Welcome to the Generally Spooky Podcast! Each week Eilidh tells her husband Kieran a mysterious story from Scottish history.
In this week's episode, Eilidh tells Kieran about the Gorbals Vampire - a strange rumour that captivated the minds of kids across the Gorbals area of Glasgow in 1954. If you want to support the podcast, please subscribe and leave a review. We'd really appreciate it!
The Gorbals Vampire - Here's What Happened
This is essentially the abridged story from the podcast:
Picture the scene.
It's September 23rd, 1954. You're a young boy meeting up with your friends and they tell you about a rumour they've heard.
There’s a vampire. In Glasgow's Southern Necropolis Cemetery.
He’s 7ft tall. He has long fangs made of iron. He has glowing red eyes. And he’s already killed two boys from the Gorbals… Who he’s also eaten.
You look around at all your friends and they’re all wearing the same horrified expression as you. Everyone plays in the Necropolis, that’s one of the only places you all have to hang out. One of you could be next. A couple of your mates in your group have younger brothers and sisters, too. What if the vampire gets one of them?
Something has to be done. You all know it. It comes about that all the boys from school are heading to the Necropolis after the school’s out to get the vampire. All of you agree to do the same, and then your friends run off to tell more people. You’re going to need as big a group as possible if you’re going to take on a vampire.
This is pretty much exactly what happened in the schools in the Gorbals in 1954. The vampire story and the prospect of murdered children captured children's imaginations and the hunt was on.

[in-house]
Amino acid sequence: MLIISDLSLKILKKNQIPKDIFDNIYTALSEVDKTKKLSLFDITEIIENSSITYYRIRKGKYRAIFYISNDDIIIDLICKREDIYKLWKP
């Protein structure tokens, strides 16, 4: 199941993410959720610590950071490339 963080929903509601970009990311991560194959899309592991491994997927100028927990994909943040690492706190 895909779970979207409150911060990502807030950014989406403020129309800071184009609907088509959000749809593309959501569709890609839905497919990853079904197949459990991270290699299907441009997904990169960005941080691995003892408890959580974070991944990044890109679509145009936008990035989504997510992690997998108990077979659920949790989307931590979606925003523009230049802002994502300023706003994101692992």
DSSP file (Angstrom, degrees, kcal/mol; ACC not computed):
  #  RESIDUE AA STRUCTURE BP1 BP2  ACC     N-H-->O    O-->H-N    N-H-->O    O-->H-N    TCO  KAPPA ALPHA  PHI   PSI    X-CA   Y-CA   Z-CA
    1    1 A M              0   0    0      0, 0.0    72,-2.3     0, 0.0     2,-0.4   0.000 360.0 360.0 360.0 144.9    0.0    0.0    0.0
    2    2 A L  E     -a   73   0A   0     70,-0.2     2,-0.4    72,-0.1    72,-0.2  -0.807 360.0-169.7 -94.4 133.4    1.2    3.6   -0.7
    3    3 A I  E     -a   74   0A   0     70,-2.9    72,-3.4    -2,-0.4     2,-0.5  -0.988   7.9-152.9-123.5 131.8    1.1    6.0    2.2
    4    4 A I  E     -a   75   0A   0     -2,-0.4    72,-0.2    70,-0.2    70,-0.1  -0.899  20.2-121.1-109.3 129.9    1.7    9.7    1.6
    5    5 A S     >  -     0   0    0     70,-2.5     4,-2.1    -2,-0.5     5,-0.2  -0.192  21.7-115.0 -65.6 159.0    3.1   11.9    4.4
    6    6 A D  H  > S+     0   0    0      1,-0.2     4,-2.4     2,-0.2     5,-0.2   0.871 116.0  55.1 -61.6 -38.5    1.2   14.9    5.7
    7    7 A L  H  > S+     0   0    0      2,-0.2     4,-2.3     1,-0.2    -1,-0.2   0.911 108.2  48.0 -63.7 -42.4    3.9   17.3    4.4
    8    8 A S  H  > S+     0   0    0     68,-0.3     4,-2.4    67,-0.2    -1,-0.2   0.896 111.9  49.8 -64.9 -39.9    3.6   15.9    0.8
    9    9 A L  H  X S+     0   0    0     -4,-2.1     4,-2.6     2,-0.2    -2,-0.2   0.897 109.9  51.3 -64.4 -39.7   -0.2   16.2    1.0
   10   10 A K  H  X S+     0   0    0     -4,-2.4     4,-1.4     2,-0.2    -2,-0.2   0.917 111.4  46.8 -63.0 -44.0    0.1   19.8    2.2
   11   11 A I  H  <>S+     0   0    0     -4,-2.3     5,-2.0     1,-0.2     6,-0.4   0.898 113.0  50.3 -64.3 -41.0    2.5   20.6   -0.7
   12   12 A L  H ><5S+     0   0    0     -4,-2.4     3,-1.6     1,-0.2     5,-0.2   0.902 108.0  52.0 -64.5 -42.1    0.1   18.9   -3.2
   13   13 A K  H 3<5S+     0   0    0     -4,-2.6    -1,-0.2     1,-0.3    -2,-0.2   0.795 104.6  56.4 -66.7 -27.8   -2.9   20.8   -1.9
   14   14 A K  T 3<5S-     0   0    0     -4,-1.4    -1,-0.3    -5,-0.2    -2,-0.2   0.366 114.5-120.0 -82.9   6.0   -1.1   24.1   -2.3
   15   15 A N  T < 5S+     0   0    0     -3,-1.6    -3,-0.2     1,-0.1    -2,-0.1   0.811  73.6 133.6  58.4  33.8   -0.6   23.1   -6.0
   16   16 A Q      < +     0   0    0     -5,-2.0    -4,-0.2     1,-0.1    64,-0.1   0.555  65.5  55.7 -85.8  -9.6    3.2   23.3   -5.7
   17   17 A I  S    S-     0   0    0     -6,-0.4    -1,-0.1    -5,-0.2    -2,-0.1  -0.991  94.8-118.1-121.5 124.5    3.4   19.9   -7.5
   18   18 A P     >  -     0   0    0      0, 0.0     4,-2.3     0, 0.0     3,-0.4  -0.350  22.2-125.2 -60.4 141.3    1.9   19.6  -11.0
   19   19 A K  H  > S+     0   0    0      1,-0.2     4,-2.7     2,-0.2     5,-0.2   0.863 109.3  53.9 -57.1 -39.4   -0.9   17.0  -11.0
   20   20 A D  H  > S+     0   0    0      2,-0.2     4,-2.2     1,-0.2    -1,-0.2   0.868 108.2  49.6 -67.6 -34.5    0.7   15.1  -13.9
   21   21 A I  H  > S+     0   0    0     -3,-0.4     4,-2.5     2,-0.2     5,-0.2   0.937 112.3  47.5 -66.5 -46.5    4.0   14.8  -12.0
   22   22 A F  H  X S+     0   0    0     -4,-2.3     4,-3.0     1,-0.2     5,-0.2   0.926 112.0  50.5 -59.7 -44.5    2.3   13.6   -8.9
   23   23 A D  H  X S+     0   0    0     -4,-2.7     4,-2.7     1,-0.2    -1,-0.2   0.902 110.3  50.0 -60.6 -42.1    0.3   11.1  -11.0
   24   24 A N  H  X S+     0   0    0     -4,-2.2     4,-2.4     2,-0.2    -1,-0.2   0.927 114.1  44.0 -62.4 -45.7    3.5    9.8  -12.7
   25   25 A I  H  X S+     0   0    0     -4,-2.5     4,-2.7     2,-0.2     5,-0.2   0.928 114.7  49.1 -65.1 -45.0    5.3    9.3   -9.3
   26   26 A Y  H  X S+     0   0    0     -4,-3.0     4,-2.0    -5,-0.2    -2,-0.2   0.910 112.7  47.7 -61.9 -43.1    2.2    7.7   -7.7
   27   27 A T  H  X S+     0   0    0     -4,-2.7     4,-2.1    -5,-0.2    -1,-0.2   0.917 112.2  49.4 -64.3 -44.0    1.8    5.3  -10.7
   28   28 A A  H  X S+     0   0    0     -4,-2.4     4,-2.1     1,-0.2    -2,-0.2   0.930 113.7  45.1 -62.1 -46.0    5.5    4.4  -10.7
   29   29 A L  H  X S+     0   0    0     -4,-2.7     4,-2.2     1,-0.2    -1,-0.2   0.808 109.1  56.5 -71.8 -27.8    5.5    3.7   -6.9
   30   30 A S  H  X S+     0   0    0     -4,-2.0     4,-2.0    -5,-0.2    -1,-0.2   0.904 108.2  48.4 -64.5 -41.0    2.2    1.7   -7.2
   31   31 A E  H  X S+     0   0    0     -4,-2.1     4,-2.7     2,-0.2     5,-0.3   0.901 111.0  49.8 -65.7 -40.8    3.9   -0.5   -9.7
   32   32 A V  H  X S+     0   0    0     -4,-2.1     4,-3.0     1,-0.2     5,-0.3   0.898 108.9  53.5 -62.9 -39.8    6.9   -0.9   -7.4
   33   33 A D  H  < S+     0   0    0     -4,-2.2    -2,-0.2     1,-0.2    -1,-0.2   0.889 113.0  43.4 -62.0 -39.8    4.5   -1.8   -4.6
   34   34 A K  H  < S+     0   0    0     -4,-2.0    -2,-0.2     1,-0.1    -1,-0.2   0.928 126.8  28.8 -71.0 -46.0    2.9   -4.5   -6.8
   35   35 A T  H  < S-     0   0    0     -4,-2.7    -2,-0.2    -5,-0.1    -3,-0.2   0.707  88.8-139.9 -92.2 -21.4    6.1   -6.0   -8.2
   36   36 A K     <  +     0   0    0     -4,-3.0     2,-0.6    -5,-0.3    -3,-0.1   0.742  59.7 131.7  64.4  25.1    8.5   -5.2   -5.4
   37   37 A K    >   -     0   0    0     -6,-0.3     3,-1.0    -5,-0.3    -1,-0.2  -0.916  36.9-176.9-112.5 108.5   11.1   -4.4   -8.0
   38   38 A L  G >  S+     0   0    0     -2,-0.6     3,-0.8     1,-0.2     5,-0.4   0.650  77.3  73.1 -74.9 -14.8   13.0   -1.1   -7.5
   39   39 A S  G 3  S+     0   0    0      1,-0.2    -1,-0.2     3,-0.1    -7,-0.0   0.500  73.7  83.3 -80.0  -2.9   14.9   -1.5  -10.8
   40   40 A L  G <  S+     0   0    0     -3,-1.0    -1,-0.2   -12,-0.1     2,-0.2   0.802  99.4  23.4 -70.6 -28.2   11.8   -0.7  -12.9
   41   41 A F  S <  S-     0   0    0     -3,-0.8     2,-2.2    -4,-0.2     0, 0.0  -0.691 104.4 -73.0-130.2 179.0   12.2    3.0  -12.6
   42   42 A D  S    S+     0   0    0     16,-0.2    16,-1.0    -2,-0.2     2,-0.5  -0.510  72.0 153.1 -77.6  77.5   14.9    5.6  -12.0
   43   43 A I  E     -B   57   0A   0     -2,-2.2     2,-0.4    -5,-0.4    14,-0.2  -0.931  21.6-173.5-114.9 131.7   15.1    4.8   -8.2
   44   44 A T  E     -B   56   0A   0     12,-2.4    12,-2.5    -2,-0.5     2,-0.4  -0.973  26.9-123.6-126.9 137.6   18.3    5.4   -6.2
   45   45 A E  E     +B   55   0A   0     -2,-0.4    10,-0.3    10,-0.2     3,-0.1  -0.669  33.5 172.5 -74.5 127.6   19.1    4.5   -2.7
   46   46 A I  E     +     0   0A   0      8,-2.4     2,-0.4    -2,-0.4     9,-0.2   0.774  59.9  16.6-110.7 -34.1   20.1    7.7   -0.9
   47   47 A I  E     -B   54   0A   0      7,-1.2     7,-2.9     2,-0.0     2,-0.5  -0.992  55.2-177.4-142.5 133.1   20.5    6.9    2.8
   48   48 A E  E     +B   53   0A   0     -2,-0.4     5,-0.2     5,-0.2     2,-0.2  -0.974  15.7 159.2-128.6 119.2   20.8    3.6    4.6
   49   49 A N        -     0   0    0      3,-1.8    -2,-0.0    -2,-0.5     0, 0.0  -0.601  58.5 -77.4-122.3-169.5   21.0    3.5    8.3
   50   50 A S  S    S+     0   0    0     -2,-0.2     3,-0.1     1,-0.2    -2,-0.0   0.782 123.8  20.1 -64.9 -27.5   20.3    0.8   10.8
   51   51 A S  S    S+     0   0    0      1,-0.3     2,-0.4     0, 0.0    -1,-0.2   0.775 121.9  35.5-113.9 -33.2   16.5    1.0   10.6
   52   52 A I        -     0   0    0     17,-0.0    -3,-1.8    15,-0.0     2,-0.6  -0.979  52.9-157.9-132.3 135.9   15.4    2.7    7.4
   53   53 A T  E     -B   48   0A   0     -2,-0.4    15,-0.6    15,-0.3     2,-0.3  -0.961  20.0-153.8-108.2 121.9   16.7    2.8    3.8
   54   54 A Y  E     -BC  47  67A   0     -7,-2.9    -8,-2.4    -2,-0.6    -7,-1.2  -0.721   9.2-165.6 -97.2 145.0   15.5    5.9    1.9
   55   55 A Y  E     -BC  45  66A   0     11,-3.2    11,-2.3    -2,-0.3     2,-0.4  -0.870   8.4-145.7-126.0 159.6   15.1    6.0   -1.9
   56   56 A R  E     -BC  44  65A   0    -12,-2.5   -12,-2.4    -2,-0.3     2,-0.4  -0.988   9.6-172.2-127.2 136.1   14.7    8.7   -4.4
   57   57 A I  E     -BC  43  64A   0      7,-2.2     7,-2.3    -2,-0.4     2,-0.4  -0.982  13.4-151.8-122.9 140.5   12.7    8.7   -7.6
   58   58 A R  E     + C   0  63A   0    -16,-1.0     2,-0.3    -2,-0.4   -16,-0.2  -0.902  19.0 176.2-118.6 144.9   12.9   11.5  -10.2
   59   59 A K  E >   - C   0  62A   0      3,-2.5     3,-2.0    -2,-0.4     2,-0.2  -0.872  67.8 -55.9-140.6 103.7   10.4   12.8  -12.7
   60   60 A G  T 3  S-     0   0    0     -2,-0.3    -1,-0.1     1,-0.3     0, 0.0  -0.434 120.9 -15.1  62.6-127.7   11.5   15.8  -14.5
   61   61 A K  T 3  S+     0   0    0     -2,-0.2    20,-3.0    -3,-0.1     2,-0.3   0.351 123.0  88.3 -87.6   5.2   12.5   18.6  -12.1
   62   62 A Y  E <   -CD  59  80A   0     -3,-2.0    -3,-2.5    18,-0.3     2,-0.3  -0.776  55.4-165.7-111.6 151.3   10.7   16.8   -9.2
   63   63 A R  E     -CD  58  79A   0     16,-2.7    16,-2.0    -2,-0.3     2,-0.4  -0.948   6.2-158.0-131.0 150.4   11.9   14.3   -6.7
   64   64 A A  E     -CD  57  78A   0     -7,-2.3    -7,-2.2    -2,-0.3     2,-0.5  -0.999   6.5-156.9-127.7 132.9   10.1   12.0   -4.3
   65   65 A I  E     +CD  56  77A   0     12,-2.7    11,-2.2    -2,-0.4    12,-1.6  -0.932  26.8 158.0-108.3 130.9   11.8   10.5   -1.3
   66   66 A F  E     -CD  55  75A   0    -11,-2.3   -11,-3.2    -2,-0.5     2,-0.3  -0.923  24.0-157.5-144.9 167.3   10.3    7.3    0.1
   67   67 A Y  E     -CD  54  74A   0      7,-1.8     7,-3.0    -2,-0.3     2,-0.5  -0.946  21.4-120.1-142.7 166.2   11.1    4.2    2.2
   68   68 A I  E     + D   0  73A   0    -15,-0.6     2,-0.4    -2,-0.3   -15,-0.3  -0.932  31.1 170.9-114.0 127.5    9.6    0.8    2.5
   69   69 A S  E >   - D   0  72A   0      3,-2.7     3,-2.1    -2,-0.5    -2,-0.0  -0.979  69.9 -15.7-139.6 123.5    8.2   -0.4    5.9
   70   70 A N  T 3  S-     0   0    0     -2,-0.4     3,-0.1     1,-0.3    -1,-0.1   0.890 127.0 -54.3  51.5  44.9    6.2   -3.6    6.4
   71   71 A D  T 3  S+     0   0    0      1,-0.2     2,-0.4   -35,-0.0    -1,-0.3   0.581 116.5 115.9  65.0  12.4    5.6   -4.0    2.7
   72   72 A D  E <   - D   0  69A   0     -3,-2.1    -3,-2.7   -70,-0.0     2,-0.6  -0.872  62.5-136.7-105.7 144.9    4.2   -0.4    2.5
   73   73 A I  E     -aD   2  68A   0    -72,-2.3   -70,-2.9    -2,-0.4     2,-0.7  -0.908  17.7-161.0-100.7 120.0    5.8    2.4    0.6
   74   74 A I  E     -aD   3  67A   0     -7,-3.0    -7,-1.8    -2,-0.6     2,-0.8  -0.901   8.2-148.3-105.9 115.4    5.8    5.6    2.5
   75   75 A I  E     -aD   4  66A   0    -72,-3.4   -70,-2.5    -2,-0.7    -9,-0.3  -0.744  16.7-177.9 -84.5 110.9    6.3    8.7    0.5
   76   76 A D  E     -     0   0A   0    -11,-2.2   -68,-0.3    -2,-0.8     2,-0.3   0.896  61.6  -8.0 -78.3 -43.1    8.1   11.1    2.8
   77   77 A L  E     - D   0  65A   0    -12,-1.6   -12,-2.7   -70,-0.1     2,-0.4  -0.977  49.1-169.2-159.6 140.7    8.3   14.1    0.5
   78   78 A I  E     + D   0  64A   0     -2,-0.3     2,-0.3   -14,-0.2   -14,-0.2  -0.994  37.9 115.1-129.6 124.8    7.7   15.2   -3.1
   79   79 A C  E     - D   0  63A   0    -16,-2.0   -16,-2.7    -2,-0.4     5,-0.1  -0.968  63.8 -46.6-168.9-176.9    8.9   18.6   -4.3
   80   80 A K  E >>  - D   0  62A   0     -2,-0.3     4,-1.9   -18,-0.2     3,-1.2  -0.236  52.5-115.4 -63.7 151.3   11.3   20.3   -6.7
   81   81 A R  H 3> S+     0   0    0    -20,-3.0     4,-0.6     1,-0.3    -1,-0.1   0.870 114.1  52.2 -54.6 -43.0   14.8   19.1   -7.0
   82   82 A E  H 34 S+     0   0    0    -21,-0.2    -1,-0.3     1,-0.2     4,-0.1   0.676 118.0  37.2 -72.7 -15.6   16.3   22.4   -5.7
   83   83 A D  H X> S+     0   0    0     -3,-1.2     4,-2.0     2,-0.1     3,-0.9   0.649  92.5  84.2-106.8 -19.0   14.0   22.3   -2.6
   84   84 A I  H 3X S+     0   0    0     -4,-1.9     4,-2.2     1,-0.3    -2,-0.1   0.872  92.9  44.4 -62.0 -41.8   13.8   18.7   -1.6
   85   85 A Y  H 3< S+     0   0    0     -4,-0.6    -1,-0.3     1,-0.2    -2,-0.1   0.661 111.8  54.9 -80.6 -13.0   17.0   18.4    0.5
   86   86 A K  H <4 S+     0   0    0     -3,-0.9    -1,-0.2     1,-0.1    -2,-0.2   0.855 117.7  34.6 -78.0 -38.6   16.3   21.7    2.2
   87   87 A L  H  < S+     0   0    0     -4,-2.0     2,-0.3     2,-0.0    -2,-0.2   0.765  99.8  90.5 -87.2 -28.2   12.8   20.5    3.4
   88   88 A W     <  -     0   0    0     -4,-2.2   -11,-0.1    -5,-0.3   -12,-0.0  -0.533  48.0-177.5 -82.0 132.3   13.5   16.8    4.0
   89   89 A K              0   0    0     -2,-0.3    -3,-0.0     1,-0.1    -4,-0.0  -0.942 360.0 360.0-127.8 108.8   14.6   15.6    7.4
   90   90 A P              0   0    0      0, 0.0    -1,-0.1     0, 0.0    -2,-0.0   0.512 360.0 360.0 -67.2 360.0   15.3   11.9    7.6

School emptied, and for two nights, starting September 23rd, police received calls that anywhere between 200 and 400 children descended on the Southern Necropolis, wielding stakes, crosses, knives, crucifixes and axes. Some of them even brought dogs with them! A fearsome group of young vampire hunters.
Mass hysteria ensued as the local children decided the vampire hunt was on. Young minds all became obsessed with this iron toothed monster that was devouring children. It wasn't until the rain started and a local head teacher came to the graveyard that the children dispersed and went home.
But the Gorbals vampire story persisted. Many local children wondered if there would be another hunt for the vampire with iron teeth and it became a local legend and ghost story told for years to come.
It even mixed with another local story, Jenny wi’ the Iron Teeth, who is a ghoul that is thought to haunt Glasgow Green. A lot of stories refer to her as a hideous witch and the general belief is that she steals and eats children. A lot of parents told badly behaved children that Jenny wi’ the Iron Teeth would get them if they misbehaved or didn’t come home when they were supposed to.
But strangely enough, American comics recieved the blame for the Gorbals Vampire hunt, with local Labour MP Alice Cullen leading the charge. We go into more detail on him in the episode if you'd like to listen above.
Why American Horror Comics Were Blamed